To create more active and economically healthy downtowns, cities are seeking development on parking lots.
Apr 12, 2014   Newsweek
While the number of private sector jobs shrinks, places with higher proportions of government workers are doing quite well. It's estimated that public servants will see wage increases of 2% or more this year.
Mar 26, 2009   Newsweek
When a Somali population moved into a dying city in Maine, the benefits of the "new injection of energy" they brought with them has been clear ever since--particularly eonomic growth.
Jan 28, 2009   Newsweek
The line between suburb and city blurs as suburbs struggle with the problems of the cities' past. But there's hope, say this article's authors, who make a case for regionalism and government's active role in reinventing such struggling places.
Jan 22, 2009   Newsweek
As they currently lead the way in designing the most avant-garde projects for overseas clients, American architecture firms must understand the roots of their success to stay afloat .
Jan 8, 2009   Newsweek
Gov. Arnold Schwarzenegger writes that the failure of the U.S. to invest in infrastructure is hurting the economy, and a massive investment is necessary.
Dec 19, 2008   Newsweek
Fewer and fewer malls are being built in the U.S., and as they fade from the American landscape, retailers feel the pain.
Nov 17, 2008   Newsweek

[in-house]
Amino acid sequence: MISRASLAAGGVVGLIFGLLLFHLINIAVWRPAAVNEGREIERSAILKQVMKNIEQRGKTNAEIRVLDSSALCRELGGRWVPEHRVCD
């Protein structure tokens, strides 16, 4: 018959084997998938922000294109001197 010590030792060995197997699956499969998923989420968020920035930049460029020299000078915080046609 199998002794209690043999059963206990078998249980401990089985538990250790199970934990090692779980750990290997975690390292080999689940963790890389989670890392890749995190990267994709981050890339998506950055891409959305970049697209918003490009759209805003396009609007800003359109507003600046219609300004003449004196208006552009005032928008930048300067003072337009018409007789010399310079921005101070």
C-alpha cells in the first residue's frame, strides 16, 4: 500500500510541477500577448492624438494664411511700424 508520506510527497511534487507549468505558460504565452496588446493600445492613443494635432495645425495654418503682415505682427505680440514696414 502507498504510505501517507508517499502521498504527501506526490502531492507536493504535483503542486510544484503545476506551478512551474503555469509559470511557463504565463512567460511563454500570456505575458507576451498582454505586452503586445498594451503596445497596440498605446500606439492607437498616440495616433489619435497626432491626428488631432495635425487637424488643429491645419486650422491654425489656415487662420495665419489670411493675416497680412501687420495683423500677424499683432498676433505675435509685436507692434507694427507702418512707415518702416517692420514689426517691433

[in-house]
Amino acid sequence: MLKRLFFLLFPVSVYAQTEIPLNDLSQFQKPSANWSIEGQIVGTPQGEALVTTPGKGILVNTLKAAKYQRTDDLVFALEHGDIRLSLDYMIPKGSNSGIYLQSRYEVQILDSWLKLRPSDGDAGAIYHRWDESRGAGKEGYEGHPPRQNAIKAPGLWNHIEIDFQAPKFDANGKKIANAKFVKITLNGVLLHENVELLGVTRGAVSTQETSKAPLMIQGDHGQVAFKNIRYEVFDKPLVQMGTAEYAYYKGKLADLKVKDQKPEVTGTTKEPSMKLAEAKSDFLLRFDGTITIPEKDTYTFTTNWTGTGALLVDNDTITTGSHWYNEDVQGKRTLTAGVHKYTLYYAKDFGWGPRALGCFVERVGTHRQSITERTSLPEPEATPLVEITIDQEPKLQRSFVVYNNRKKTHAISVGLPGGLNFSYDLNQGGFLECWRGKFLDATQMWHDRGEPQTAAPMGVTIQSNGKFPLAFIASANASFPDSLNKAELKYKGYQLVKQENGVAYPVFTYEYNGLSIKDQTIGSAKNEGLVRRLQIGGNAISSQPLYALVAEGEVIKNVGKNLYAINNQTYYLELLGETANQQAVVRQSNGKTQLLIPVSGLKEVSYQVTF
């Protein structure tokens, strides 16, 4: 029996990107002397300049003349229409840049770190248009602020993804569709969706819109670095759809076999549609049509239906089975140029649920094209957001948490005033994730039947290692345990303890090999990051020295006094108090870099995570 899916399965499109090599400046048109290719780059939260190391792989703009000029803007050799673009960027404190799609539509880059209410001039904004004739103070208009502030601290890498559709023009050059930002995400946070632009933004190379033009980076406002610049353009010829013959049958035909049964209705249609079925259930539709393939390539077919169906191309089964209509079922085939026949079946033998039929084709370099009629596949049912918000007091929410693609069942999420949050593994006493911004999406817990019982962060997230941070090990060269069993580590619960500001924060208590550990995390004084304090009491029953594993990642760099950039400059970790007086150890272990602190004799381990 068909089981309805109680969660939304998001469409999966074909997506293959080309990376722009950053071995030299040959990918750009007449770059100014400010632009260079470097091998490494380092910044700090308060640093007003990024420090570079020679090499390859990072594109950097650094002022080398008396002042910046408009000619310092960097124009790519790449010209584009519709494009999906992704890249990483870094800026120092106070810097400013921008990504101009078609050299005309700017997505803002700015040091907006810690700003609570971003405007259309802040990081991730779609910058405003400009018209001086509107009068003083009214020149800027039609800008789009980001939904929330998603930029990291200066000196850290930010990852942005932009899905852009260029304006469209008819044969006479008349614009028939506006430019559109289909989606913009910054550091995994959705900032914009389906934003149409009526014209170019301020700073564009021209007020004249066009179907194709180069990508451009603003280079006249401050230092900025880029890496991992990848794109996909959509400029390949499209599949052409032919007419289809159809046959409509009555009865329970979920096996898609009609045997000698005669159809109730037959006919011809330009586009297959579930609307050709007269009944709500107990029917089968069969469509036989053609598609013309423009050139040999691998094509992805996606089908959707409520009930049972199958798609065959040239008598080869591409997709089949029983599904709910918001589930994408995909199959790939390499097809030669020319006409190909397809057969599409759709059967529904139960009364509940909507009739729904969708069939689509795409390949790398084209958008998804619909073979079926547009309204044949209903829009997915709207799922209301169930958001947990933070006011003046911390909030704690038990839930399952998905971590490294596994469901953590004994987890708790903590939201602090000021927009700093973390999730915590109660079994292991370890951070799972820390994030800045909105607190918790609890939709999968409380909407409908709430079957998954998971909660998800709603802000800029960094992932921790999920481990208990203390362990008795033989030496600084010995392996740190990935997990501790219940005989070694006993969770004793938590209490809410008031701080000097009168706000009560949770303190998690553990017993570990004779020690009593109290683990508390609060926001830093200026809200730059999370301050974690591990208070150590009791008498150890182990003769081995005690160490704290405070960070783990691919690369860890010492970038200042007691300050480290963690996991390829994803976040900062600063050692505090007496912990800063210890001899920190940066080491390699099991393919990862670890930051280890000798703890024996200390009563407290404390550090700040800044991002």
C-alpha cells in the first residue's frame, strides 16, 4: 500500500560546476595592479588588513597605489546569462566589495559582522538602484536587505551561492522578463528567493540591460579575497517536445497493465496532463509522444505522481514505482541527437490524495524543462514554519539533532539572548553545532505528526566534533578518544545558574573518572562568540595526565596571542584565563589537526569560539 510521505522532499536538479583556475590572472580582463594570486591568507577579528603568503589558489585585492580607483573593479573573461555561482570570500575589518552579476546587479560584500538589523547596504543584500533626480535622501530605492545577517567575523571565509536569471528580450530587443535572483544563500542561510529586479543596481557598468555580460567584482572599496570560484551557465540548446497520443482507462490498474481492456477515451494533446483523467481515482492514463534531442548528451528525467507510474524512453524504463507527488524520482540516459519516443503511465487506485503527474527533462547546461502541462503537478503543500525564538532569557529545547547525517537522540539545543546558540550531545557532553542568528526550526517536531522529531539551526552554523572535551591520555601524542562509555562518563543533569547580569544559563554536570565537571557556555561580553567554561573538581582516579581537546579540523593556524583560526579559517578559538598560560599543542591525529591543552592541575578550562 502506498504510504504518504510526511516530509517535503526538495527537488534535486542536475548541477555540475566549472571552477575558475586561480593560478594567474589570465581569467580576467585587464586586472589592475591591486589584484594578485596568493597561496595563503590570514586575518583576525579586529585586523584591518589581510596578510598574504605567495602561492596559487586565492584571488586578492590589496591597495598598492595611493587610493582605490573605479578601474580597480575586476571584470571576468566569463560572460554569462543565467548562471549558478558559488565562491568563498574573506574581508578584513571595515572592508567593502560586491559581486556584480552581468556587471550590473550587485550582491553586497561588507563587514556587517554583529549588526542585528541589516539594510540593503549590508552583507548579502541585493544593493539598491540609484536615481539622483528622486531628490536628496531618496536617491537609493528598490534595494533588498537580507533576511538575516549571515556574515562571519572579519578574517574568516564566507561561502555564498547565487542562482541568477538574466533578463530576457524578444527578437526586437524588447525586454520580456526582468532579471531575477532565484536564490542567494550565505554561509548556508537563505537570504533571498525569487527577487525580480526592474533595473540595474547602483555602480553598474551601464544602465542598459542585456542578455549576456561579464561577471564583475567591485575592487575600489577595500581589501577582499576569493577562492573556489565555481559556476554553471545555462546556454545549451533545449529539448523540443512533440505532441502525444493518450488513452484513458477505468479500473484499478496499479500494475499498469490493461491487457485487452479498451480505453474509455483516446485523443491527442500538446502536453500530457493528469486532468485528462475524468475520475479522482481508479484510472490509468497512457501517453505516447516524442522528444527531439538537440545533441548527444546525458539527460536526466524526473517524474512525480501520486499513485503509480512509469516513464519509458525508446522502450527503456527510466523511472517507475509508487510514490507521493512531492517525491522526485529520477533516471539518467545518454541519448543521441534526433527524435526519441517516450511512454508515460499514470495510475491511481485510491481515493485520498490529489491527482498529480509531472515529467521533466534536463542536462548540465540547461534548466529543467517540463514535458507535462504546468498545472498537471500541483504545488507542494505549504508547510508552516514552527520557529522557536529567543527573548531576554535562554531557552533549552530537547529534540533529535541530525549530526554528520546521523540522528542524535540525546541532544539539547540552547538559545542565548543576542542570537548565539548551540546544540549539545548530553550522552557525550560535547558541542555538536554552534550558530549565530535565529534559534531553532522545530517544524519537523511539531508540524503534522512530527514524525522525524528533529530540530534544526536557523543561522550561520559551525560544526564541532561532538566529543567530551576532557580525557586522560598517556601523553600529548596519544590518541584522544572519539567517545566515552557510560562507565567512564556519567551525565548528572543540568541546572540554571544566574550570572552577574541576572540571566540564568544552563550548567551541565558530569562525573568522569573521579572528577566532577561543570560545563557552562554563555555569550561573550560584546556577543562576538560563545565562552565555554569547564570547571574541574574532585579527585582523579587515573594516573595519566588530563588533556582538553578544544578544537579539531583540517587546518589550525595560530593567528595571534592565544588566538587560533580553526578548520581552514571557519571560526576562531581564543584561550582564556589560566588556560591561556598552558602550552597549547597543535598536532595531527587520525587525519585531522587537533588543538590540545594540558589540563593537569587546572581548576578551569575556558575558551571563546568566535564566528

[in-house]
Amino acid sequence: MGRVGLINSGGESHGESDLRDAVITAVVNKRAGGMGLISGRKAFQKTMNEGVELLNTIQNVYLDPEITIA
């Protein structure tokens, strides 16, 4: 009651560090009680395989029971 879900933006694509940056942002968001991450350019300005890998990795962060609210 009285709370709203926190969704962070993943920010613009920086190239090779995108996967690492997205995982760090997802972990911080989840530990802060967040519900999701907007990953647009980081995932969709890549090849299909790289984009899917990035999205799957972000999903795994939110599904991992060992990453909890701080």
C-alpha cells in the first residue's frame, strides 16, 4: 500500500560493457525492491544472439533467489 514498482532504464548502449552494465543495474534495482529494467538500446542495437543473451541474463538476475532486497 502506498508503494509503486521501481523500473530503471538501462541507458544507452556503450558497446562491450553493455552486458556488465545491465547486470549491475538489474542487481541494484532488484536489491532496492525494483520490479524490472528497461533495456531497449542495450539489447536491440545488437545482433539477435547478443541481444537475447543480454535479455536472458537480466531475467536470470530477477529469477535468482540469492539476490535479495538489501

Upon gaining the presidency, Senator McCain would make the federal government spend part of its bailout money on bad home mortgages, allowing homeowners to stay put and make payments that reflect their homes' lessened values.
Oct 9, 2008   Newsweek
For the fourth time, the unincorporated area of East Los Angeles is making efforts to become a city. This article examines its colorful history and what East L.A. hopes to accomplish in gaining cityhood.
Oct 2, 2008   Newsweek
Cathleen McGuigan, Newsweek's architecture critic, is disdainful of the hype surrounding green architecture, particularly because it so often doesn't address the main problems with land use: proximity to jobs and services, and oversized development.
Sep 19, 2008   Newsweek
In Salemi, Italy, 3000 villas ravaged in a 1968 earthquake are now on the market for about U.S.$1.41. However, interested buyers must adhere to a number of stipulations, including a two-year deadline for development.
Sep 18, 2008   Newsweek